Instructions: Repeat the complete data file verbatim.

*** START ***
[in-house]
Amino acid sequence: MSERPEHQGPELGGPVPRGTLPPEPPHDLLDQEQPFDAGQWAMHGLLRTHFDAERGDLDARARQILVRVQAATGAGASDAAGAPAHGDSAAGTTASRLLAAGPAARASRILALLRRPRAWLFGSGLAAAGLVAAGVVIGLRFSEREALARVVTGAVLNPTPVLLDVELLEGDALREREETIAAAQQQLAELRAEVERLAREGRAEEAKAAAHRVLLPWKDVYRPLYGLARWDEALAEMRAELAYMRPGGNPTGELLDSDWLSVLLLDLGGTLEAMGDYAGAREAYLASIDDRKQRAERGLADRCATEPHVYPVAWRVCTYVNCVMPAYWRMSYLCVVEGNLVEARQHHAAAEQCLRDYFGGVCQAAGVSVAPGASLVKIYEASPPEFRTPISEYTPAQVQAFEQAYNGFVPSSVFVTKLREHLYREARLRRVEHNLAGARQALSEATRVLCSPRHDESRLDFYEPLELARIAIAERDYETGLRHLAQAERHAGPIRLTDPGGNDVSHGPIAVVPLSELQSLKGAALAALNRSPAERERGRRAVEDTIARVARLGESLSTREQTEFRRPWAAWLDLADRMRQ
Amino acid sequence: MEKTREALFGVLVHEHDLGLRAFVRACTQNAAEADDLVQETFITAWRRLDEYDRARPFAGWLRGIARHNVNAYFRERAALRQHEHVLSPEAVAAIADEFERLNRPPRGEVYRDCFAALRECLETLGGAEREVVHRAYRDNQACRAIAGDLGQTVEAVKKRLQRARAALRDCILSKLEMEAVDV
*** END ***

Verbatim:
[in-house]
Amino acid sequence: MSERPEHQGPELGGPVPRGTLPPEPPHDLLDQEQPFDAGQWAMHGLLRTHFDAERGDLDARARQILVRVQAATGAGASDAAGAPAHGDSAAGTTASRLLAAGPAARASRILALLRRPRAWLFGSGLAAAGLVAAGVVIGLRFSEREALARVVTGAVLNPTPVLLDVELLEGDALREREETIAAAQQQLAELRAEVERLAREGRAEEAKAAAHRVLLPWKDVYRPLYGLARWDEALAEMRAELAYMRPGGNPTGELLDSDWLSVLLLDLGGTLEAMGDYAGAREAYLASIDDRKQRAERGLADRCATEPHVYPVAWRVCTYVNCVMPAYWRMSYLCVVEGNLVEARQHHAAAEQCLRDYFGGVCQAAGVSVAPGASLVKIYEASPPEFRTPISEYTPAQVQAFEQAYNGFVPSSVFVTKLREHLYREARLRRVEHNLAGARQALSEATRVLCSPRHDESRLDFYEPLELARIAIAERDYETGLRHLAQAERHAGPIRLTDPGGNDVSHGPIAVVPLSELQSLKGAALAALNRSPAERERGRRAVEDTIARVARLGESLSTREQTEFRRPWAAWLDLADRMRQ
Amino acid sequence: MEKTREALFGVLVHEHDLGLRAFVRACTQNAAEADDLVQETFITAWRRLDEYDRARPFAGWLRGIARHNVNAYFRERAALRQHEHVLSPEAVAAIADEFERLNRPPRGEVYRDCFAALRECLETLGGAEREVVHRAYRDNQACRAIAGDLGQTVEAVKKRLQRARAALRDCILSKLEMEAVDV